In other words, for us to achieve that excellence that we all desire, that we all aspire to, we must view our mission as a collaboration between teachers and parents, between the classroom and the home.
As government, I can tell you that we are committed to doing all in our power to facilitate that partnership. We know as well as you do that the new St. Maarten we have begun to build since 10-10-10, October 10, 2017, can only be achieved by all of us working together.
As that African adage says, “it takes a village to raise a child.” I would go one step further and say that it takes a whole people, working together, to build a nation of excellence because according to Warren Bennis, a pioneer in Leadership studies, “excellence is a better teacher than mediocrity.”
We cannot condone or, worse still, entrench mediocrity and expect to be among the best in the region and the wider world. It takes a culture of excellence to achieve that. We cannot, as teachers, throw up our hands at the slightest challenge or give up on that one student who may be learning at a different pace than the others and expect our own attitude not to rub off on our students.
At the end of the day, the statistics that really counts is how much have we been able to help that one student achieve, who couldn’t learn at the same pace as his classmates, rather than how many of the bright students in our class were able to pass their CXC examinations.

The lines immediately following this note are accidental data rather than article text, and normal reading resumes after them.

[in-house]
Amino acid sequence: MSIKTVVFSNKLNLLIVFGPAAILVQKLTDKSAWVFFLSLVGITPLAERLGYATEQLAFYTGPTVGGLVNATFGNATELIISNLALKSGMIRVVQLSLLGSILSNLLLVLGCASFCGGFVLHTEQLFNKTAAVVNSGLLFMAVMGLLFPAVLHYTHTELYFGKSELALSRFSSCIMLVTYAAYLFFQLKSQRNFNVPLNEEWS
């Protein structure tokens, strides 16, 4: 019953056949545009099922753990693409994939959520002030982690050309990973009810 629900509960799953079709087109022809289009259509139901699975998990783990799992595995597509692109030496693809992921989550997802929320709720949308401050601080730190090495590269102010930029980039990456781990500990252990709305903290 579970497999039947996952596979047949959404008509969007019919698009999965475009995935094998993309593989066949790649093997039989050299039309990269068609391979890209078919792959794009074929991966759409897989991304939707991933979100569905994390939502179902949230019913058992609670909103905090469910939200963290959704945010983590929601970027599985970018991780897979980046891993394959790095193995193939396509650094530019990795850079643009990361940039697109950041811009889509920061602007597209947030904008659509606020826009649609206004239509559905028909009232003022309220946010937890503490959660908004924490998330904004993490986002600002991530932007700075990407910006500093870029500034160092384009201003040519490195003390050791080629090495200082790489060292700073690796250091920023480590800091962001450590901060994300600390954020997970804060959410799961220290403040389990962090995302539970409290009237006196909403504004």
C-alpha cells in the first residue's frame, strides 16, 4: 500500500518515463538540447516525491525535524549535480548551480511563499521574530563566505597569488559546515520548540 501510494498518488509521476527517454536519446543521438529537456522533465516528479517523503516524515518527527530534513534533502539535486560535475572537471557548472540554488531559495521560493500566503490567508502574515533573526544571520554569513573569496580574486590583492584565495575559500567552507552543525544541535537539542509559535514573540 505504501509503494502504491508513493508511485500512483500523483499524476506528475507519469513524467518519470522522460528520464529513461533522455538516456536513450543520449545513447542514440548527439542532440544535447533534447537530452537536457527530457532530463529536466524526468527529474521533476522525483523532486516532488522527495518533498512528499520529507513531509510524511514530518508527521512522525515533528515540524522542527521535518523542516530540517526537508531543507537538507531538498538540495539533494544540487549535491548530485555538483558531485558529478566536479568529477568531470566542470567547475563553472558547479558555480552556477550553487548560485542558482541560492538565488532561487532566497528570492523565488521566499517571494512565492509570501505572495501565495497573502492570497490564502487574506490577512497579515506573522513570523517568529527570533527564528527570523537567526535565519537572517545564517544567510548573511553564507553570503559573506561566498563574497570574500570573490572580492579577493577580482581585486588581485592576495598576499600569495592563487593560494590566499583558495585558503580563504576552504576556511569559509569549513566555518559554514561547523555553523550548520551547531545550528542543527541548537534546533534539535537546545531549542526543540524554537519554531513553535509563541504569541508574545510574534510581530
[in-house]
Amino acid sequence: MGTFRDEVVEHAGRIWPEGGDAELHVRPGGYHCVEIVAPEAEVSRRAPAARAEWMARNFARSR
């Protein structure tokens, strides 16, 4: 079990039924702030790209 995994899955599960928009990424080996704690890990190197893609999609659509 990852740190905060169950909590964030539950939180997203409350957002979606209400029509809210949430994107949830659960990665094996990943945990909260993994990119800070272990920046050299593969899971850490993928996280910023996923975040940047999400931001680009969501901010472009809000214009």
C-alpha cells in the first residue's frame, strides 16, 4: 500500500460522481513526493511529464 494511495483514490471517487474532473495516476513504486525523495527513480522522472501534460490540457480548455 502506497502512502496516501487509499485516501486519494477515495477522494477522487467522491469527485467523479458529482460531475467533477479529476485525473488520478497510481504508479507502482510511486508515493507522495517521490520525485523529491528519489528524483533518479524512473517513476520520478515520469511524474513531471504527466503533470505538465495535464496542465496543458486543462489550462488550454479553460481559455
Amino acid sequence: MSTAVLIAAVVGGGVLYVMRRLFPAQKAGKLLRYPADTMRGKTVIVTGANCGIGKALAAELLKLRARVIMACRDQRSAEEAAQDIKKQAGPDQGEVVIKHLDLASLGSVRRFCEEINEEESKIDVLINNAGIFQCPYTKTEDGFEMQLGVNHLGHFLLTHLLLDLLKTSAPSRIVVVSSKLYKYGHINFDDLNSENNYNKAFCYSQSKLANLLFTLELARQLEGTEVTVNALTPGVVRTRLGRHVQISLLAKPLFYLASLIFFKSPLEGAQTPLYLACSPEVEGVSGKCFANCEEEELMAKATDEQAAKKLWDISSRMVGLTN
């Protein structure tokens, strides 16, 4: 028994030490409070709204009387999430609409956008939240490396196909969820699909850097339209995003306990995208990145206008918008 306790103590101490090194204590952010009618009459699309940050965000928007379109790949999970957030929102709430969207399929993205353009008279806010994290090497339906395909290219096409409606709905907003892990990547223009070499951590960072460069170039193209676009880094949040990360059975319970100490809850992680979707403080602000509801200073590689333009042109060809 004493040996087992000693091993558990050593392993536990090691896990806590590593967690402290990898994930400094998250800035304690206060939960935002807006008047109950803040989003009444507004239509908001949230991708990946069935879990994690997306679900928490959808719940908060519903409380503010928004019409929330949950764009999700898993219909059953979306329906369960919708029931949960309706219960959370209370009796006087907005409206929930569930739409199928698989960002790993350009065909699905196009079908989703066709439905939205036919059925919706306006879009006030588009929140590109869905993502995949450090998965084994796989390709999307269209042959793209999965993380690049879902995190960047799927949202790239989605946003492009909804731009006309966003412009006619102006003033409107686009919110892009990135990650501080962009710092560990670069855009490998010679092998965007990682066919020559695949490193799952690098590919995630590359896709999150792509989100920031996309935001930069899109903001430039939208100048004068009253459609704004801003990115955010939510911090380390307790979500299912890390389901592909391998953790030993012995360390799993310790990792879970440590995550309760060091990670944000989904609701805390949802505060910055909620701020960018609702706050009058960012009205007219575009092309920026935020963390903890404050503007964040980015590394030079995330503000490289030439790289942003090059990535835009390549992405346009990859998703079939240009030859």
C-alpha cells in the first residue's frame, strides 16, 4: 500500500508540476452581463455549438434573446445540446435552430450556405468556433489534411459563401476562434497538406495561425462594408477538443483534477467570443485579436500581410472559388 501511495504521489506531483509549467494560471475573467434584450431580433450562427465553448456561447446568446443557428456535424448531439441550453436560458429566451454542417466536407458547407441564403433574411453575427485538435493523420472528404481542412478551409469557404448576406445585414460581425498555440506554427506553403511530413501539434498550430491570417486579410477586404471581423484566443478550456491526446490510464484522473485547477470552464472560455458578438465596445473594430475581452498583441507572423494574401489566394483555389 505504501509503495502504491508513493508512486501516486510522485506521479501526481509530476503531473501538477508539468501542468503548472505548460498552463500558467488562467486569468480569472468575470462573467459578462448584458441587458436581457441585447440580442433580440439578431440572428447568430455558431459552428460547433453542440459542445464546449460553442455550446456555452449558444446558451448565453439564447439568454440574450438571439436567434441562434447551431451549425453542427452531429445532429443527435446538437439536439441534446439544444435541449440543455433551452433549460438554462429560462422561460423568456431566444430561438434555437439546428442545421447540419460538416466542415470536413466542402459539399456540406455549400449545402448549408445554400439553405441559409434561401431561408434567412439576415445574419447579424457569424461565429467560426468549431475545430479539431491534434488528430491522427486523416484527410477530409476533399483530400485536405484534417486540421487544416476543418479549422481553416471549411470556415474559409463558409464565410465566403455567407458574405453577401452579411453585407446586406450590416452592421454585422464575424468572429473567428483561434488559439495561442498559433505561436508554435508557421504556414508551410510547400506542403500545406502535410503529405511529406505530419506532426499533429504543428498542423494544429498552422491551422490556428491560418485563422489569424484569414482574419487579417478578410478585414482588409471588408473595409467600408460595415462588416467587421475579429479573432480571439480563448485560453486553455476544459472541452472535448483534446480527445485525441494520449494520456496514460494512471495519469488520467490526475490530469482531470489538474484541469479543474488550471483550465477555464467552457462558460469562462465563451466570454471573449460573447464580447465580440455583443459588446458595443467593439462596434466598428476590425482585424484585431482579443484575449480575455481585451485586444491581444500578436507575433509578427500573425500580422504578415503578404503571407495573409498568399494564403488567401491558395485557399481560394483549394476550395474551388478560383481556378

Don’t get me wrong, success at those exams is very important for all the students in your care. But as Bill Gates noted, “Success is a lousy teacher. It seduces smart people into thinking they can’t lose.”
We should not fall for that seduction. Rather, we should be reminded always that teaching is not just a profession that creates other professions, but more than anything else, it is an art.
In the words of someone who should know, John Steinbeck, Nobel Prize in Literature, teaching “might even be the greatest of the arts since the medium is the human mind and spirit.”
Great teachers, like great artists, have a big heart. That is what is required to mould and shape the young minds entrusted to you. That is what is necessary to transform our society and indeed the world in which we live today.
I am sure I need not tell you that great teachers are great learners as well. They learn from their peers as well as from their students. They know, better than anyone else, that education is life itself, not a stage on the journey we call life.
They also know that although ours is the Age of Technology, Bill Gates himself, an icon of the technological age, said “Technology is just a tool. In terms of getting the kids working together and motivating them, the teacher is the most important.”
Allow me to state here that it was the realization that technology, information technology in this digital age, is what will drive future progress, which prompted me to launch the idea of transforming St. Maarten into a smart city.
As I indicated then at this year’s Governor’s Symposium, a smart city can only be achieved by smart people. Forming and inspiring that new generation of smart St. Maarteners is a task that constitutes part of your responsibility.
As you prepare to start the new school year, I want you to know that you are important not only in the lives of the children you teach, but also very important in the life of the new St. Maarten we must build together.
I cannot emphasize enough how much I appreciate your work, your commitment, your dedication and your love. Even when it is not always obvious, let it be known that I am proud of you and proud to be called a teacher, like you.
On behalf of government, I wish you a most successful new school year.
I thank you.